becoming the formation/system of choice. When Oklahoma couldn't make that
work and it appeared Chuck Fairbanks and Barry Switzer (then OC) may get
fired, Royal and Bellard shared it with OU and the rest is history.
I have always wondered why (I know the answer) bigger-time colleges do not
still run Wishbone and Triple Option schemes. On the Megaclinic option list
one coach quoted John Makovic (a pro-passing guru) that if he had done so
with his mid 90's Texas teams he would have won a title or two. He didn't
because if he didn't win big he would get fired and wouldn't have been hired
by another major school. After the Arizona problems he probably wishes he
had done so. If he did get fire he would be happy now at a Div II or I-AA
Bill Yeoman: Vision behind the Veer
By JOHN WERNER Tribune-Herald staff writer
Soon after he arrived at the University of Houston, Bill Yeoman organized a meeting with some of the most influential African-Americans in the city.
It was the early 1960s and racial tension was in the air. Yeoman knew he needed to say just the right thing. The future of the University of Houston football program depended on it.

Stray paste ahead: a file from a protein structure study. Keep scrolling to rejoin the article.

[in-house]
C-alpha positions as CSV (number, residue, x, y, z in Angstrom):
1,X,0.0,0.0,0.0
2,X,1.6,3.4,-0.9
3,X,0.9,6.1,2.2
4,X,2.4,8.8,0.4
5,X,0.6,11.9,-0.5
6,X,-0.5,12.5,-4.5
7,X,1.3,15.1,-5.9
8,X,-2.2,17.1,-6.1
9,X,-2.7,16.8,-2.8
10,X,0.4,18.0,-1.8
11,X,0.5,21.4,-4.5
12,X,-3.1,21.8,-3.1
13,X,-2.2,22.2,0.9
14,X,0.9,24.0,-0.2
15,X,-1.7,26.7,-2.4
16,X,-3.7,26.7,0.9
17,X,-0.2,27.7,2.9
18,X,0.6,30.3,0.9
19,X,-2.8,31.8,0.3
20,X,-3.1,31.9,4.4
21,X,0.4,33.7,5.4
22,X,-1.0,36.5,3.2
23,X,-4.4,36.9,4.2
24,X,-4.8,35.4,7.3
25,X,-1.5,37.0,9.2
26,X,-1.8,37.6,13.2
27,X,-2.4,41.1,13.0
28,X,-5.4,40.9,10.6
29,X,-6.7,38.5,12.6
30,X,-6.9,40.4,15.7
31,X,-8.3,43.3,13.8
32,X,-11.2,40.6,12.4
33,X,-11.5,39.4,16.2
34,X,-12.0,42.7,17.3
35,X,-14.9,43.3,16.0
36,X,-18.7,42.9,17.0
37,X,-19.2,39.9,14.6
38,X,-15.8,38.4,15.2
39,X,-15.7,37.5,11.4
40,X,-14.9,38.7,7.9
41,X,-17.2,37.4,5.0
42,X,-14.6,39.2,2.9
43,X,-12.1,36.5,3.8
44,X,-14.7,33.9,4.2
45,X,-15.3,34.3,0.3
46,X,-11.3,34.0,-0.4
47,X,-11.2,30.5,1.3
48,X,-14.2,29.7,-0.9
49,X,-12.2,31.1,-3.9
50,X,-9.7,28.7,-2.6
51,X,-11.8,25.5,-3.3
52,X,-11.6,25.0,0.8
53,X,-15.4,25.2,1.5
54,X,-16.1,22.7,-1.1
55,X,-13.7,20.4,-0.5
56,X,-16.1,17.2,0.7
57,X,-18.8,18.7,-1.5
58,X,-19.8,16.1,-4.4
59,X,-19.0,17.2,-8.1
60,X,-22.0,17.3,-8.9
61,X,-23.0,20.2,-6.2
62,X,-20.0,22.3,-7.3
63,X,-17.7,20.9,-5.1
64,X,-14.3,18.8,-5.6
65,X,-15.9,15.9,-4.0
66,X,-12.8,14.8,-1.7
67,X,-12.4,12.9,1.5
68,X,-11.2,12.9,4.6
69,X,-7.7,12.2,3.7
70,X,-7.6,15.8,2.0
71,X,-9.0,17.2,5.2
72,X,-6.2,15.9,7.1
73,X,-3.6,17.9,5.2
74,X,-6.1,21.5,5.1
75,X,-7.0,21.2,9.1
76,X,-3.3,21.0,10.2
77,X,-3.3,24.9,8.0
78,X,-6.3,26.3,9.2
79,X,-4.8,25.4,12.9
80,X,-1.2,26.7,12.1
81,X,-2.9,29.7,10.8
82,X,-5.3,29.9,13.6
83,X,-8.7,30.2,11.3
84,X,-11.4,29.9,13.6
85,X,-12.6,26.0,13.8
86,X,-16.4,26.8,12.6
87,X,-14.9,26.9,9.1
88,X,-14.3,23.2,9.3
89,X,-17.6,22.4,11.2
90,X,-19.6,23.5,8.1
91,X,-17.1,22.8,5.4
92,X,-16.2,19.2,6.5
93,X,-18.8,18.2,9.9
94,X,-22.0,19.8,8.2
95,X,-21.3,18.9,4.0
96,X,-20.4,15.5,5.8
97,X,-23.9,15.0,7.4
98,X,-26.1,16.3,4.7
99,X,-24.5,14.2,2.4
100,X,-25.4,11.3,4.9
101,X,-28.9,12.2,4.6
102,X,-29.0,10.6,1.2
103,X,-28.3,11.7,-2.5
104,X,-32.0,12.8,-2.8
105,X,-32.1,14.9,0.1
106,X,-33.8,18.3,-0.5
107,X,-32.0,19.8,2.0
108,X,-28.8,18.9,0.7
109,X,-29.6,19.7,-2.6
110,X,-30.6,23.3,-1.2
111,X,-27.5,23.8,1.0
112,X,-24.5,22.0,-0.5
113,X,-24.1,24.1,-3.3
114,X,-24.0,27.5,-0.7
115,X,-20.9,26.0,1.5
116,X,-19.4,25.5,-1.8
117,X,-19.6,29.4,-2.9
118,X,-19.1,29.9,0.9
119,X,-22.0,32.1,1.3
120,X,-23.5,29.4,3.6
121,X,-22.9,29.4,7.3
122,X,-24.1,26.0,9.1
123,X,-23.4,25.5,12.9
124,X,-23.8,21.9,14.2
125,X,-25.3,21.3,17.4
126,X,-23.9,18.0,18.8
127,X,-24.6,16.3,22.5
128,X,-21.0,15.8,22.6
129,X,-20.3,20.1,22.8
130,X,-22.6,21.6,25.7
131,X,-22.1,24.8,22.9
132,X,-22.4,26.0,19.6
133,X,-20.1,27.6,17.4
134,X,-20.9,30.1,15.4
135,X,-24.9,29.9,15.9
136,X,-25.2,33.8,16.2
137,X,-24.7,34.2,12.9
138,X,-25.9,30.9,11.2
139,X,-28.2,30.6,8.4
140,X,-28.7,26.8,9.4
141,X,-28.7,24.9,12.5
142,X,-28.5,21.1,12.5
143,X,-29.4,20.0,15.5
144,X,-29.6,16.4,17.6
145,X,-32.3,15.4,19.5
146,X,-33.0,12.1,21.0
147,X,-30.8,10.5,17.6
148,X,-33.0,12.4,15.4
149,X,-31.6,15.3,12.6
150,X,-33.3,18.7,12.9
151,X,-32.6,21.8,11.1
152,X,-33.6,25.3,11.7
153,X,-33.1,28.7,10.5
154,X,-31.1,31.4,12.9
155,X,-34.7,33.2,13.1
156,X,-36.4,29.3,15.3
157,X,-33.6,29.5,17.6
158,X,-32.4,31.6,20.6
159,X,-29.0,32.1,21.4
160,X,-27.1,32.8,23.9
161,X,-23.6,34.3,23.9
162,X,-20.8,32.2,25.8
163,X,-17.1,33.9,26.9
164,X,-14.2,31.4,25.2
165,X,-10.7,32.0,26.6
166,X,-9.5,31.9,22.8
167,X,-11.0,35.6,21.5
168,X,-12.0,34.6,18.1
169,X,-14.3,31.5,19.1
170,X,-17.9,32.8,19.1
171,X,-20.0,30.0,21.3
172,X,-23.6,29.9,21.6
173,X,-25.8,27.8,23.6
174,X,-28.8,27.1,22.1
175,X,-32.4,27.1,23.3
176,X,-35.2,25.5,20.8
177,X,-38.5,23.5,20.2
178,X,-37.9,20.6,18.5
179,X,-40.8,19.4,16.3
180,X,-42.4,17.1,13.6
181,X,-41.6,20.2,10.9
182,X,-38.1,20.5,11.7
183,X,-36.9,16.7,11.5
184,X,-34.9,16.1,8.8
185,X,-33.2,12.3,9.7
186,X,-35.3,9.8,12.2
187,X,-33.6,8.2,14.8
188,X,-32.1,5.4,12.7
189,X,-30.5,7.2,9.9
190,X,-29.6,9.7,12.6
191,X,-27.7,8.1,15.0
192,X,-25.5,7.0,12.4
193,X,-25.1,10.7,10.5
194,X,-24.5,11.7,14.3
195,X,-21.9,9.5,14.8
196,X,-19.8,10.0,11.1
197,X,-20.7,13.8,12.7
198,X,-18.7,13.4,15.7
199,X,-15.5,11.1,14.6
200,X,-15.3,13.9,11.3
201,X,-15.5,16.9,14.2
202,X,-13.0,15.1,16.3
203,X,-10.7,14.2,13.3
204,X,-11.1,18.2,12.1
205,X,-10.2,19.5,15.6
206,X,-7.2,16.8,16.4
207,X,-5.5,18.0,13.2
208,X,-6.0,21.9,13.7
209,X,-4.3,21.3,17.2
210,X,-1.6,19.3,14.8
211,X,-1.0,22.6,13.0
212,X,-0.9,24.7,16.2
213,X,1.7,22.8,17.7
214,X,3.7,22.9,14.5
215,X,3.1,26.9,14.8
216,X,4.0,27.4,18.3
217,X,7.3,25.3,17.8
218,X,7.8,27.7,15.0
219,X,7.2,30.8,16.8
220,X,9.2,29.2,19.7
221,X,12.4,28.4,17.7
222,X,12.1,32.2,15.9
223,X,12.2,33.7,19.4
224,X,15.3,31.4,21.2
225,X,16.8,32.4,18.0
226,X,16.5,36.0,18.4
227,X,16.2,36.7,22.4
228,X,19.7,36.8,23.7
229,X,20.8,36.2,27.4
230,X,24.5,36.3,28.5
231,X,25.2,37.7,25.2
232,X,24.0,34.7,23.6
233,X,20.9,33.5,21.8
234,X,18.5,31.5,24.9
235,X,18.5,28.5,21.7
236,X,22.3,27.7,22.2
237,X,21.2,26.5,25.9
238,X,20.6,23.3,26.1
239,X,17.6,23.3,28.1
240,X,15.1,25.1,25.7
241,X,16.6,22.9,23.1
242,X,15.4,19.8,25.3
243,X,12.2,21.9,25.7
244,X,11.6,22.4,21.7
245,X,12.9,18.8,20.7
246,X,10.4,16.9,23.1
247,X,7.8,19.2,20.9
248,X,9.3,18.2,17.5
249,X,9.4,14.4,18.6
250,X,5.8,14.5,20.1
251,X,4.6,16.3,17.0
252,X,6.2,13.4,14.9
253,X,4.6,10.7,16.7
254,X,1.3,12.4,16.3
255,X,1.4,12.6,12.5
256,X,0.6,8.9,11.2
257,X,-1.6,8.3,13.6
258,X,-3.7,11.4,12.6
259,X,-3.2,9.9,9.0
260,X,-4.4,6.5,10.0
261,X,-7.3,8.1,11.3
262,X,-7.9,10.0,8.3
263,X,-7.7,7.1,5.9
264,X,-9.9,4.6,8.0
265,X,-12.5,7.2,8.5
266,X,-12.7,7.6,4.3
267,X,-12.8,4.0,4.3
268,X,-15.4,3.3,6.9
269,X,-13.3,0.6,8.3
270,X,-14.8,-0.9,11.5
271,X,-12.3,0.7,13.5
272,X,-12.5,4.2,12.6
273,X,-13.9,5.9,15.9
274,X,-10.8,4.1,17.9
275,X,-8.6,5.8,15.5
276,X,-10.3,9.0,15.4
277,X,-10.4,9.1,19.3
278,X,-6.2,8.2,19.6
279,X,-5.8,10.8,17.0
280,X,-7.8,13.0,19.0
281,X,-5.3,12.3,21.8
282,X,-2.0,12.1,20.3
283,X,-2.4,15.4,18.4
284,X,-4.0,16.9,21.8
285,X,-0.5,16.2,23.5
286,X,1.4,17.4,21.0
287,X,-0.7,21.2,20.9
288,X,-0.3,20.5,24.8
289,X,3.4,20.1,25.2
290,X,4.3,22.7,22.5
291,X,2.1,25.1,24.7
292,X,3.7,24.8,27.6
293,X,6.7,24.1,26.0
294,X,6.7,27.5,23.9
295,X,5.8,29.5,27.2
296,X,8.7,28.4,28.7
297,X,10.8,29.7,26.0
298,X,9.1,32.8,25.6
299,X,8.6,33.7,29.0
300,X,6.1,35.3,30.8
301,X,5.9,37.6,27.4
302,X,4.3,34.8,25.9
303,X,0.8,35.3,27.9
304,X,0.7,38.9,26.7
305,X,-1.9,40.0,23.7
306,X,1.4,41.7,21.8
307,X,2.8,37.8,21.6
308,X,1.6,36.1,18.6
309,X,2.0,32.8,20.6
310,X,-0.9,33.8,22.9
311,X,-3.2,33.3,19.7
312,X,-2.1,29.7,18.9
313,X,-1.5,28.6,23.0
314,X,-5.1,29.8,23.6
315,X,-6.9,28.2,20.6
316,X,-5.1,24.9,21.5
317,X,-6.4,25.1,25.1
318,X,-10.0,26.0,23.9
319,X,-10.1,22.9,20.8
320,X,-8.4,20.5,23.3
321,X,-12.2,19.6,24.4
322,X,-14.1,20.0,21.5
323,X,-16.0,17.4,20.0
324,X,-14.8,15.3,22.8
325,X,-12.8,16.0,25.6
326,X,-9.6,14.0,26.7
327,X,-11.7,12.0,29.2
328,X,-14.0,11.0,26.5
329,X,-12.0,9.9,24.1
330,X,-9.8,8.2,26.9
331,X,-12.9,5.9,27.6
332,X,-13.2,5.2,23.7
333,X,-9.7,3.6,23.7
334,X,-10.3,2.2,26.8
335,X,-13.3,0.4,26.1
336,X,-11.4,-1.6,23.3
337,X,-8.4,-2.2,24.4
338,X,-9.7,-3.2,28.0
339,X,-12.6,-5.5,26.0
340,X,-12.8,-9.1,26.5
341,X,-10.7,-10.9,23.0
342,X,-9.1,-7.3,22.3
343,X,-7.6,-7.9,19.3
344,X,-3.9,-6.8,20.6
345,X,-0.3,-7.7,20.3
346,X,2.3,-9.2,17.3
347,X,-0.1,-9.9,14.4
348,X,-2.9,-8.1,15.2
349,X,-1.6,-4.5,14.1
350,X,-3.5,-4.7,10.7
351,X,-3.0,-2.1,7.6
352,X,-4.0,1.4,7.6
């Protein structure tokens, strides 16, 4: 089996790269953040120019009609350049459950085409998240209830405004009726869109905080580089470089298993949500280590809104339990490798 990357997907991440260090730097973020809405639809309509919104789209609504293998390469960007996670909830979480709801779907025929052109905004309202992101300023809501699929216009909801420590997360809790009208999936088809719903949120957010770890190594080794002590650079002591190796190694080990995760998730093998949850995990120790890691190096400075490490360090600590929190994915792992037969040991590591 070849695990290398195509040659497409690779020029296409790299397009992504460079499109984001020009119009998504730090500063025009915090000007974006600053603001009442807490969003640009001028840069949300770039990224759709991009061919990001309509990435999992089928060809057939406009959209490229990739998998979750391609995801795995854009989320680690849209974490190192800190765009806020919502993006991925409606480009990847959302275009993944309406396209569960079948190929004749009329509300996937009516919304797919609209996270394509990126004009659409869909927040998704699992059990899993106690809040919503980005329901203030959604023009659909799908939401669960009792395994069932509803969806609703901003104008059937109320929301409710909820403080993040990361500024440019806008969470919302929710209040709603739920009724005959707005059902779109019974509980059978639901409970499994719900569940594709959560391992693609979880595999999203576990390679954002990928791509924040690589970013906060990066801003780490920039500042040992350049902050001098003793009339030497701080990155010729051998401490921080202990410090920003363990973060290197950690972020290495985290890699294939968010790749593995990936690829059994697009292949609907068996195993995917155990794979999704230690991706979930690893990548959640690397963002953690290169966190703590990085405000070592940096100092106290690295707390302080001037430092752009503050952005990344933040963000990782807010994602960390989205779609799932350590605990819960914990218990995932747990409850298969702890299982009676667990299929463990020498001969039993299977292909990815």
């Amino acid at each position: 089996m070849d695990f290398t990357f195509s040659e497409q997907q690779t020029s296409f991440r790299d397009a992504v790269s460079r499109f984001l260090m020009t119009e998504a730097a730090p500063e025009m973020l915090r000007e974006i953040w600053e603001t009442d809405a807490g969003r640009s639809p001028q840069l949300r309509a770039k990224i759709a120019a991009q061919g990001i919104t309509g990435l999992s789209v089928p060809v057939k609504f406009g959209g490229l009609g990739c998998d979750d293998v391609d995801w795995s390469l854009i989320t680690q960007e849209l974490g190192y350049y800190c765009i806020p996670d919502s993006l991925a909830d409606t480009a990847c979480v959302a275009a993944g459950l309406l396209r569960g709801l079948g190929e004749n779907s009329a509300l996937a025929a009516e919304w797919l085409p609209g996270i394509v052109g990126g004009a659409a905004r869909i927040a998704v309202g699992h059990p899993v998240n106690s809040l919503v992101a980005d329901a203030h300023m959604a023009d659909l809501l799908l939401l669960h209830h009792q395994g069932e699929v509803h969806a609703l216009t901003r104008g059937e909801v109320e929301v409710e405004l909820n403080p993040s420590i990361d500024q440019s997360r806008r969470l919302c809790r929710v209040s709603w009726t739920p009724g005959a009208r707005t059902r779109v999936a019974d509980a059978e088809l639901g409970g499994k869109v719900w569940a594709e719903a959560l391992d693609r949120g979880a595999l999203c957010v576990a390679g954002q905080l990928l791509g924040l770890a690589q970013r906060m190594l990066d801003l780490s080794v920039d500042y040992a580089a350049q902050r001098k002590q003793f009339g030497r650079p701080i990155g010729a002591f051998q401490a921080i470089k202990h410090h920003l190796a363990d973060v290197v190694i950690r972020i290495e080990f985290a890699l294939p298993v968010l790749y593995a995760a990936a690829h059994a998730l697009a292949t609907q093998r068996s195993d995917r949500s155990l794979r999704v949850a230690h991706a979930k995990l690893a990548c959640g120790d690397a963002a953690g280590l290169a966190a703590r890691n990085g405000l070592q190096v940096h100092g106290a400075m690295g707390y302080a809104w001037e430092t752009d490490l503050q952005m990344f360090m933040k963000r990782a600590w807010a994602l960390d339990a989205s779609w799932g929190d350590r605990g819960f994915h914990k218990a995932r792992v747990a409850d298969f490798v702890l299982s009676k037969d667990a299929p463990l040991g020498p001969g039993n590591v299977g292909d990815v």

"The first thing I want to say is that I'm prejudiced," Yeoman said.
Heads turned. Jaws dropped. Why would he bring the black community's leaders together to tell them this?
"I'm prejudiced against bad football players," Yeoman said. "I don't care what the color of their skin is. What matters to me is whether or not they can play."
With those words, Yeoman became the first coach at a major-college football program in Texas to recruit black players. He opened the door in 1964 by signing San Antonio phenom Warren McVea, who became an all-American for the Cougars two years later. Soon other great black players like Paul Gipson, Elmo Wright and Robert Newhouse followed him to Houston.
Yeoman built his career on recruiting the best black players and white players overlooked by Southwest Conference schools. The Cougars became such a football power that the SWC finally asked them to join the league in 1971. After a five-year waiting period, Yeoman's teams blitzed the SWC by winning three titles in their first four seasons.
Yeoman, who will be inducted into the Texas Sports Hall of Fame in February, not only put the Houston football program on the map. His success gave the university visibility it couldn't buy anywhere else.
"Coach Yeoman played a big part in making the University of Houston what it is today," said Deryl McGallion, a former Cougar linebacker and assistant coach. "When I grew up, I didn't know anything about Houston. All I heard about was Texas and Texas A&M. Bill's the guy who put the university on the map."